HEC instructs educators to start e-learning by June 1

Those who have already started online classes can continue but must provide data

Zaigham Naqvi March 30, 2020
Higher Education Commission. PHOTO: FILE.

ISLAMABAD: With the government announcing to close all educational institutions across the country until May 31, a new set of guidelines have been issued by the higher education watchdog for universities to switch over to e-learning methods and save the ongoing academic year for students.

In a notification issued by the Higher Education Commission (HEC), all such universities which are unequipped with an online platform for conducting classes have been asked to develop such platforms so that they can commence classes by June 1.

It further clarified educators can deem the extended closure of institutions, due to COVID-19 pandemic until May 31, as summer vacations. They have been advised to use this time and utilise them for the preparation of their curriculum, time tables and lectures for the next semester.

HEC has also formed a technical support committee that would assist the varsities to shift to remote learning systems.

The notification further stated that the national academy for higher education (NAHE) has been tasked to oversee and maintain the standards of curriculums being taught online to students.

For those varsities, who developed learning management systems and had started online classes, the HEC said that these varsities can continue their classes as an extended spring semester.

However, it noted that it had received several complaints from students regarding the quality of syllabi and digital preparedness of teachers and varsities.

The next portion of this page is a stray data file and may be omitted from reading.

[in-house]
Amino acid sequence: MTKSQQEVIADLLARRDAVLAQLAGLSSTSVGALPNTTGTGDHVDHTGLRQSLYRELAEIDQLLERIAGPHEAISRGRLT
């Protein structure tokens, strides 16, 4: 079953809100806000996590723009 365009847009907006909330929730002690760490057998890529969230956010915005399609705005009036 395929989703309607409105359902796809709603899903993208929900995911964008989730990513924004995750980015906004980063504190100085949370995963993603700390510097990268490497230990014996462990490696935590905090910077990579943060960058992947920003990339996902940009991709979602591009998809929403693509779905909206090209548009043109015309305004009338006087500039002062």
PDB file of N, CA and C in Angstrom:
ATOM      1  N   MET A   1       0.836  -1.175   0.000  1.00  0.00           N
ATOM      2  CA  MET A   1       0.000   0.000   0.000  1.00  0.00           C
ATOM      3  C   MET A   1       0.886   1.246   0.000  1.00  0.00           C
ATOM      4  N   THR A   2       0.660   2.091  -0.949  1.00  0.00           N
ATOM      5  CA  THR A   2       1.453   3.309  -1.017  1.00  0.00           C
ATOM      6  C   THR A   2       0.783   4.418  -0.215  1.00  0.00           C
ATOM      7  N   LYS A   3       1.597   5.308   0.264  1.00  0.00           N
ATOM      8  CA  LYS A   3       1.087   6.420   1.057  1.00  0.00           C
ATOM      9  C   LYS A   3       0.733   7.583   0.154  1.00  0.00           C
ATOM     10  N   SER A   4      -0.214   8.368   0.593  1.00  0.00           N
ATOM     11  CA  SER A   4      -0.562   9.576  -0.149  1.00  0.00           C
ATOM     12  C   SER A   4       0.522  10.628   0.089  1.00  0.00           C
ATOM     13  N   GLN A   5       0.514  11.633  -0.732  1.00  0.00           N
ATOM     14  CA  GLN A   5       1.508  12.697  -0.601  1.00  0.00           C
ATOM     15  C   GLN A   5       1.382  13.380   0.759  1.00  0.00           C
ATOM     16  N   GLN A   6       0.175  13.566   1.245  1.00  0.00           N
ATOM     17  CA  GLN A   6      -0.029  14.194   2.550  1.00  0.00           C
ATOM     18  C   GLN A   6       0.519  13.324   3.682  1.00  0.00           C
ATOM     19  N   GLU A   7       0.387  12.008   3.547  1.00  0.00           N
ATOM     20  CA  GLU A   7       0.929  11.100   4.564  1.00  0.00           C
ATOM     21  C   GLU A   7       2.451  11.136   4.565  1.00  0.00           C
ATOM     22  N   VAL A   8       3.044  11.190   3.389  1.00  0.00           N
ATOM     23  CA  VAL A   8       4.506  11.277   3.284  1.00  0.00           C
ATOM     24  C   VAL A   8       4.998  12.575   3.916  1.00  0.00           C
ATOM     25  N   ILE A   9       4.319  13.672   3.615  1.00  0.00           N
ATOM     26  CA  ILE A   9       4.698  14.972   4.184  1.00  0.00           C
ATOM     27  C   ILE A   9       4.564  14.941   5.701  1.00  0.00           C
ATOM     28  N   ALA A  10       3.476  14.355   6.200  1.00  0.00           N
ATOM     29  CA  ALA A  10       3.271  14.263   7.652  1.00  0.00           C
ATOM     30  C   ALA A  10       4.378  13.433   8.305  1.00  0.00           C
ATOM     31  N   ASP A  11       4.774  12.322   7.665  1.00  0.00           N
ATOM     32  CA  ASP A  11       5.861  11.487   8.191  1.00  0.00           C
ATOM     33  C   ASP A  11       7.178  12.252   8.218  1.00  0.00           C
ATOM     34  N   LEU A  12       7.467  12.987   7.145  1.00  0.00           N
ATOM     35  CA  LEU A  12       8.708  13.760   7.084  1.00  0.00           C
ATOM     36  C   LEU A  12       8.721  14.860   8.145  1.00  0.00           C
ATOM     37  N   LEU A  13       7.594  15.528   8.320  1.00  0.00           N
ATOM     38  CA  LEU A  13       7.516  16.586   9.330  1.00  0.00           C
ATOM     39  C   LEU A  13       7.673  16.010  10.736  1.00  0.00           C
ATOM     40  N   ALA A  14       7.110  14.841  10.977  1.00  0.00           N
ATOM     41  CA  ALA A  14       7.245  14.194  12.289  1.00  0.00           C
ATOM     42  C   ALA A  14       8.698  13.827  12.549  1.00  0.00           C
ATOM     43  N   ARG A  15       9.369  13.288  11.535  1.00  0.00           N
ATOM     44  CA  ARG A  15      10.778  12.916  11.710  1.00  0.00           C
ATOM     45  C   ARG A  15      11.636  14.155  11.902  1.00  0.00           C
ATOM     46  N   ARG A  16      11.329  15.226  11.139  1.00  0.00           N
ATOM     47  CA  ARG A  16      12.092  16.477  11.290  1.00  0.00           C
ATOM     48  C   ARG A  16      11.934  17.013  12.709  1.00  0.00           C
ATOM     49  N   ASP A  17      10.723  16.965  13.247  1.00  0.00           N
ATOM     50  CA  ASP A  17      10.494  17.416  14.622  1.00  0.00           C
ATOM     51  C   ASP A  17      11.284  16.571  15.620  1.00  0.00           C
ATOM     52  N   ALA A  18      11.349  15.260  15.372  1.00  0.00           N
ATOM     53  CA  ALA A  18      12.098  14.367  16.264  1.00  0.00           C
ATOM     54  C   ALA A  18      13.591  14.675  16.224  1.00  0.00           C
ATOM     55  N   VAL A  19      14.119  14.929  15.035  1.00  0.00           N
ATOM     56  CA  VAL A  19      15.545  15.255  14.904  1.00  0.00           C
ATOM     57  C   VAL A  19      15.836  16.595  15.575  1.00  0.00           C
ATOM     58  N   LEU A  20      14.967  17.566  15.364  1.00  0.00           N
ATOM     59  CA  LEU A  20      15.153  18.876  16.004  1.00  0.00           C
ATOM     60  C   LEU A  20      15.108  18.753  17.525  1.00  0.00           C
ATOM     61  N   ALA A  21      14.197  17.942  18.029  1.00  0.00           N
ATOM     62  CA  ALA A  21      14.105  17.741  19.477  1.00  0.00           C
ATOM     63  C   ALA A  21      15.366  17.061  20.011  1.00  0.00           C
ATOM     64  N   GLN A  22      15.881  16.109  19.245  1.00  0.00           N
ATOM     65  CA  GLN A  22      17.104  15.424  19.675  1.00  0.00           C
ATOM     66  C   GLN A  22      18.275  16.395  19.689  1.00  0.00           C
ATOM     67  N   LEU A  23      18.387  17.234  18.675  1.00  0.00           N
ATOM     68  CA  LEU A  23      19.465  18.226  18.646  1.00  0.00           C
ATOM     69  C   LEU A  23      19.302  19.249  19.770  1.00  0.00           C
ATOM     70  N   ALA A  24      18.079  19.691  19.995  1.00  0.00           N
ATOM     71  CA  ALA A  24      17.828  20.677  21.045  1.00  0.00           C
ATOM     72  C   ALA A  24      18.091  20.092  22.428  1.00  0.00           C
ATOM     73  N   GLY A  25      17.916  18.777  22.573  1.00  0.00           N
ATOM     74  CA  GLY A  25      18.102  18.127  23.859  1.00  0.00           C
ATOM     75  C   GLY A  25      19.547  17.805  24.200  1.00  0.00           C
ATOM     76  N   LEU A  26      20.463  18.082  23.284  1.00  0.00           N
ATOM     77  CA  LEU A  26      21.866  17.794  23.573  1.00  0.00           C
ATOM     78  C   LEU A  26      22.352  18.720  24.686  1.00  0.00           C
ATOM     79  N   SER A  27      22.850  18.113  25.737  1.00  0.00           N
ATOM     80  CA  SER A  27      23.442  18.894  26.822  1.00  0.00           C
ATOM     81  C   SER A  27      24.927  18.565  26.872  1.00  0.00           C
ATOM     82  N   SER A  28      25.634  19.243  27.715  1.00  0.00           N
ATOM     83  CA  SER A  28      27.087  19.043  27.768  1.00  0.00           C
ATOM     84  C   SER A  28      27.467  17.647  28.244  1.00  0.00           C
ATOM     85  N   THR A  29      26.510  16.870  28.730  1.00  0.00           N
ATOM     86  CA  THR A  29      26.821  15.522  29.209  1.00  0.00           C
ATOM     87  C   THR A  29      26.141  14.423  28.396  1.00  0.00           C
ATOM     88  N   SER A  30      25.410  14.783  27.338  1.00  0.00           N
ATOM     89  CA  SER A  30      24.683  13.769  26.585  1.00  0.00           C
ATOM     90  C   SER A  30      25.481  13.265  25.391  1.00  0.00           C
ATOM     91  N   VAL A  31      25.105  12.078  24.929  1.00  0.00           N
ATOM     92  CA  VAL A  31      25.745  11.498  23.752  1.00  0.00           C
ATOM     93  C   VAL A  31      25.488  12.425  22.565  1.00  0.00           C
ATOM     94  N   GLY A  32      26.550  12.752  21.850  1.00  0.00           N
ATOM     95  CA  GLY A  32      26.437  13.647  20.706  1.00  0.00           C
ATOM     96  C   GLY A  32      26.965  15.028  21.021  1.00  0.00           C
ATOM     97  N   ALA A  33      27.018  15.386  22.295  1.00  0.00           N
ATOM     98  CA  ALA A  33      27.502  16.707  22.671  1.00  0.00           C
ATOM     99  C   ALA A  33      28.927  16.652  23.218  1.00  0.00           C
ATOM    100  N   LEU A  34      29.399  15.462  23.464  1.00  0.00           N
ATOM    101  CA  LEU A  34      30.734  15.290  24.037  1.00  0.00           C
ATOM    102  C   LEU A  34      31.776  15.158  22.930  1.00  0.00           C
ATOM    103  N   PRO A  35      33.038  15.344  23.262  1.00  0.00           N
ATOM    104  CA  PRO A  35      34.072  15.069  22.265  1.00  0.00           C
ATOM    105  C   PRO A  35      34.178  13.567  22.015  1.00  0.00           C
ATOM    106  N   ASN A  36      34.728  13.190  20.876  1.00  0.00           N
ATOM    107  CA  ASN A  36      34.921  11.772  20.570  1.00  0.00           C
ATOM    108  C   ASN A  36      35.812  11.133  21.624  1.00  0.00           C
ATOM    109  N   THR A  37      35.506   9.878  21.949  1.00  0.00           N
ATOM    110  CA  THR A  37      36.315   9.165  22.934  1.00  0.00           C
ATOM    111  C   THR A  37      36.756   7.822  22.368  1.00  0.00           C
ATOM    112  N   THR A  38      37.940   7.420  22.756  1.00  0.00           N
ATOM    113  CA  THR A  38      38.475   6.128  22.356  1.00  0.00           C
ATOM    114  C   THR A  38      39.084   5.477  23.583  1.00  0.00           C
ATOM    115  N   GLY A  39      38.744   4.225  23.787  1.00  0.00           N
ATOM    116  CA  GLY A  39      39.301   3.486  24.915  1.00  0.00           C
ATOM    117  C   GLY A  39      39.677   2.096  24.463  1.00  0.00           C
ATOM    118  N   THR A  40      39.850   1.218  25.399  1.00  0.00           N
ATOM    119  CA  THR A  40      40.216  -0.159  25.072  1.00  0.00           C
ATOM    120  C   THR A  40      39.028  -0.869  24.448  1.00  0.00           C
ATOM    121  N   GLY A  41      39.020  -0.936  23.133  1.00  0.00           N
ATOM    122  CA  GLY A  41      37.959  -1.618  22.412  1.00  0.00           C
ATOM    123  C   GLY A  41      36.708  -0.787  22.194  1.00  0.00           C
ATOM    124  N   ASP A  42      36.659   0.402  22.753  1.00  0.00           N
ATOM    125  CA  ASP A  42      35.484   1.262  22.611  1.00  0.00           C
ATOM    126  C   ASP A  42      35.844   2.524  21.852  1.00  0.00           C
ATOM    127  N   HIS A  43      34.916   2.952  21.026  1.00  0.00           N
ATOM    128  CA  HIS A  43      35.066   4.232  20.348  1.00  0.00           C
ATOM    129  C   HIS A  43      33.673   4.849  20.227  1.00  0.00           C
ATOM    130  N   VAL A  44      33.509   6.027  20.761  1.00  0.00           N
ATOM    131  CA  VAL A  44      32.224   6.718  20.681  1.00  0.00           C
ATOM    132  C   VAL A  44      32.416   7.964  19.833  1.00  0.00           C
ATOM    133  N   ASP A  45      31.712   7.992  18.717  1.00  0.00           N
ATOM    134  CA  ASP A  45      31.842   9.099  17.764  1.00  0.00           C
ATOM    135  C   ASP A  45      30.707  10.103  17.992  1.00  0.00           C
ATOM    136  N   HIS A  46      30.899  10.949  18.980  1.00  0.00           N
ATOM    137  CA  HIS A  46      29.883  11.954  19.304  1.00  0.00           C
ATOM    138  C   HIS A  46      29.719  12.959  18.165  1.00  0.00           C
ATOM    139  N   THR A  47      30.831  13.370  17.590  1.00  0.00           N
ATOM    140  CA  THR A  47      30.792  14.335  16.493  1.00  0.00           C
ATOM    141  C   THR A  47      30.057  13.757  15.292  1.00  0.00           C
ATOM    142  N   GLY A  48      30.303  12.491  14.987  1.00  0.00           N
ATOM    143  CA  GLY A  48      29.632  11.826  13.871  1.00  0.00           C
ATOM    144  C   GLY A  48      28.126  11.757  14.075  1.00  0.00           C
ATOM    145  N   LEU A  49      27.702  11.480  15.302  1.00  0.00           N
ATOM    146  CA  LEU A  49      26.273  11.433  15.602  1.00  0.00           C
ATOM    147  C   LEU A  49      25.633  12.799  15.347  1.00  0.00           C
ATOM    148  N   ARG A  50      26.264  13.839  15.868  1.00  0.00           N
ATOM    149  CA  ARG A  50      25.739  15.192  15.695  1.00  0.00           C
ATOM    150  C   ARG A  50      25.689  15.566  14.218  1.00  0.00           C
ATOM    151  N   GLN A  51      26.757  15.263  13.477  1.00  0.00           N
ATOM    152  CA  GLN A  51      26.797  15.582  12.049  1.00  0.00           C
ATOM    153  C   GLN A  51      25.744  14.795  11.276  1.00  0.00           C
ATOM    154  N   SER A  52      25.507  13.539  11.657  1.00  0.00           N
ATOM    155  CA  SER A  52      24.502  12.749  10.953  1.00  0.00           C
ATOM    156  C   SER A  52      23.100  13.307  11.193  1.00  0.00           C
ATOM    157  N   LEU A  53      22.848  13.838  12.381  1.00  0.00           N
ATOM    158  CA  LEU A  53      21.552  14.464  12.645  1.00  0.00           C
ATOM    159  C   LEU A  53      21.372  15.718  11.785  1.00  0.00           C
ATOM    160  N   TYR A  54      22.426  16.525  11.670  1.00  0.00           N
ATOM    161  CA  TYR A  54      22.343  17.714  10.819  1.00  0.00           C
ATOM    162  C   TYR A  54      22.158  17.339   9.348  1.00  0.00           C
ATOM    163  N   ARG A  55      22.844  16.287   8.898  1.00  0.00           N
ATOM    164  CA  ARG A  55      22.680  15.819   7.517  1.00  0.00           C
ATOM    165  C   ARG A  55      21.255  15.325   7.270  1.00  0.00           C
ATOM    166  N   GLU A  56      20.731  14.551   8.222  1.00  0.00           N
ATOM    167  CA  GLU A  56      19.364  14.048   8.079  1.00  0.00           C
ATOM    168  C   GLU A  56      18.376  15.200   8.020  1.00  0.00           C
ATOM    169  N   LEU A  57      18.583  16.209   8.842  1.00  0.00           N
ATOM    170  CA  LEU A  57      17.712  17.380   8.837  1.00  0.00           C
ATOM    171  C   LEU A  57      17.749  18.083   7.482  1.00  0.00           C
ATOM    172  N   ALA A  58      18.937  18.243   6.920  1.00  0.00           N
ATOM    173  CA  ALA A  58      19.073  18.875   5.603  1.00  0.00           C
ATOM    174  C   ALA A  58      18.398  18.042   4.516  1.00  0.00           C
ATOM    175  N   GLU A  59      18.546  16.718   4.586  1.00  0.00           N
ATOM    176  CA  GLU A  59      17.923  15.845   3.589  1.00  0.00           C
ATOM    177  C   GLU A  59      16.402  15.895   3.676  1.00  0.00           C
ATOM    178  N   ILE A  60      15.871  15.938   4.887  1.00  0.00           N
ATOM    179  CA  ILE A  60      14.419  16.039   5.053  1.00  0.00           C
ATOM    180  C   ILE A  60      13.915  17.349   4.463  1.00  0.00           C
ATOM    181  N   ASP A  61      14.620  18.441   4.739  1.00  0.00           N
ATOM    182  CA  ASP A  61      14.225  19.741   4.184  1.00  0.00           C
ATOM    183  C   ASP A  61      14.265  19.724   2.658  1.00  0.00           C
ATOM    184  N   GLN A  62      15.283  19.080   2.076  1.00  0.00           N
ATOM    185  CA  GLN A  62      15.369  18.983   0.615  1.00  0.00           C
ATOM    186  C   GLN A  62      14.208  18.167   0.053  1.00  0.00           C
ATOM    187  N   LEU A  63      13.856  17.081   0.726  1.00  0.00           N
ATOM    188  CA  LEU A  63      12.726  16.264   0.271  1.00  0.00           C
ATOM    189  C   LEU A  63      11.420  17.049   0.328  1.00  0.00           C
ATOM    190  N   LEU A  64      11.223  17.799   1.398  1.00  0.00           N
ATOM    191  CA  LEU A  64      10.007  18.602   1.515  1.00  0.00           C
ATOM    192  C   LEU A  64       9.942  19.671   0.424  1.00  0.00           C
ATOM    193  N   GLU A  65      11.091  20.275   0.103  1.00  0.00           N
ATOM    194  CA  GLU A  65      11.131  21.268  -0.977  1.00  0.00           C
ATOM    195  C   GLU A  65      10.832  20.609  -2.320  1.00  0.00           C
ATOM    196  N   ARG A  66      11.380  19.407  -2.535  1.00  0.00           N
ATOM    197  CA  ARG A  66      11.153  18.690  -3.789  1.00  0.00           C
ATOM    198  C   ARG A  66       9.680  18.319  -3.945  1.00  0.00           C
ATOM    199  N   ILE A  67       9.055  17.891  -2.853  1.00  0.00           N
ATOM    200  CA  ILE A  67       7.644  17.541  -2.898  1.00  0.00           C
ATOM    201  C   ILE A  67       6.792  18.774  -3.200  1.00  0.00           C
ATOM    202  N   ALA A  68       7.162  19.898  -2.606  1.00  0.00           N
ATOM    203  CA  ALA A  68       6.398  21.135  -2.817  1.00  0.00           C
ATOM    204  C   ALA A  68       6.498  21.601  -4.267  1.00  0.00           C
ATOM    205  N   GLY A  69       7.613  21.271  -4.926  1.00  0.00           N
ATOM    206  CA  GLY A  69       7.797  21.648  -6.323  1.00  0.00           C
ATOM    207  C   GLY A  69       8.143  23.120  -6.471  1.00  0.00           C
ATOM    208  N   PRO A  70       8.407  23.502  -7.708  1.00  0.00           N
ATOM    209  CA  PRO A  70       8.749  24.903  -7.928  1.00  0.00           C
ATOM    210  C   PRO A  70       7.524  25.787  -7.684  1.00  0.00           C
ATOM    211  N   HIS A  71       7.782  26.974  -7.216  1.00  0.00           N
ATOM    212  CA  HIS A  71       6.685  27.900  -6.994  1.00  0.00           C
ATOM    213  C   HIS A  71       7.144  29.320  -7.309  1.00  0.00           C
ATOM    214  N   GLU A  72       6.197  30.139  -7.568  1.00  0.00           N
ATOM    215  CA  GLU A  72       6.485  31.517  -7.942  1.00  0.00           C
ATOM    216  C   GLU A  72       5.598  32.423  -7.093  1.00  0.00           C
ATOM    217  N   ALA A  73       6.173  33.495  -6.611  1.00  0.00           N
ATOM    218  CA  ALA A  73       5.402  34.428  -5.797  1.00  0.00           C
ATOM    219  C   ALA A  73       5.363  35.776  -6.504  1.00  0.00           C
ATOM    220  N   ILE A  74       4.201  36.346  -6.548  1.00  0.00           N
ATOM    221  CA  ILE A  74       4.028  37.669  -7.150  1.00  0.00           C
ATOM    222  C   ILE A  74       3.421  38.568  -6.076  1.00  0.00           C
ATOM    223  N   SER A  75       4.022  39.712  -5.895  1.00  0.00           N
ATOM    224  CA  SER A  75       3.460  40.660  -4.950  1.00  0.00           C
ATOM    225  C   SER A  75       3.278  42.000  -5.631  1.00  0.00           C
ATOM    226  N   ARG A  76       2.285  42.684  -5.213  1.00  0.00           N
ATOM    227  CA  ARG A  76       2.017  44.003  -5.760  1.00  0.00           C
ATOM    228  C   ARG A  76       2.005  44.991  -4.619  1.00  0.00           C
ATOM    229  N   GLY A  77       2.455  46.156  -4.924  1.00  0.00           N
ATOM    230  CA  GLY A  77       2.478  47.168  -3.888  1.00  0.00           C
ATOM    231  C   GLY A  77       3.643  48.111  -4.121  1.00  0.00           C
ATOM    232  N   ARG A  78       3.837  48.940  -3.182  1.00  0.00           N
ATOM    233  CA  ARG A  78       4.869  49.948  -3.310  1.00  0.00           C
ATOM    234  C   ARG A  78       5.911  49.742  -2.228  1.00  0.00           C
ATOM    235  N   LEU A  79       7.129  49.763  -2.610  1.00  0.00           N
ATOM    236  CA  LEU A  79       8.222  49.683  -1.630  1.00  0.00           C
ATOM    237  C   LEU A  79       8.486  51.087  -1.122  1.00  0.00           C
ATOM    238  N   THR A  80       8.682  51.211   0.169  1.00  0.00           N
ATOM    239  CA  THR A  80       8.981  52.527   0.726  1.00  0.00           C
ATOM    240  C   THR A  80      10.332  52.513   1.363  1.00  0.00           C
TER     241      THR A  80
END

In this regard, HEC said that it had requested varsities to share real-time data on syllabi, reading materials, lesson plans, lecture presentations, video lectures, exams and quizzes. Other data on faculty and students registered on these systems, faculty’s training on online teaching and assessment practices and other requirements prescribed by the HEC were also sought.

For easy access, the commission has established a national knowledge bank from where institutions can extract related teaching material including curriculums, syllabi, list of textbooks, links to digital libraries, lesson plans, video lectures, presentations, exam questions and quizzes.

This bank, it said, will be available soon to augment resources available with different universities. Furthermore, the HEC said that it will make available a list of recommended online tutorials on skills and competencies required for good quality online education.

Should educational institutions reopen normally in June, the HEC said that they should be able to follow the academic calendar and complete admissions in early September.

If the exams are delayed, varsities will offer provisional admissions to students while a guideline on meritorious admissions will be formulated.

Should the crisis extend beyond the summer, varsities will continue classes online while the admissions process will be adapted.

The HEC noted that around 30% of all complaints were related to poor connectivity issues which hampered participation in online classes. This was especially the case with students living in remote areas particularly in erstwhile federally administered tribal areas (Fata), parts of Balochistan, Gilgit-Baltistan (G-B) and Azad Jammu and Kashmir (AJK) where there was no 3-G connectivity available.


Published in The Express Tribune, March 30th, 2020.


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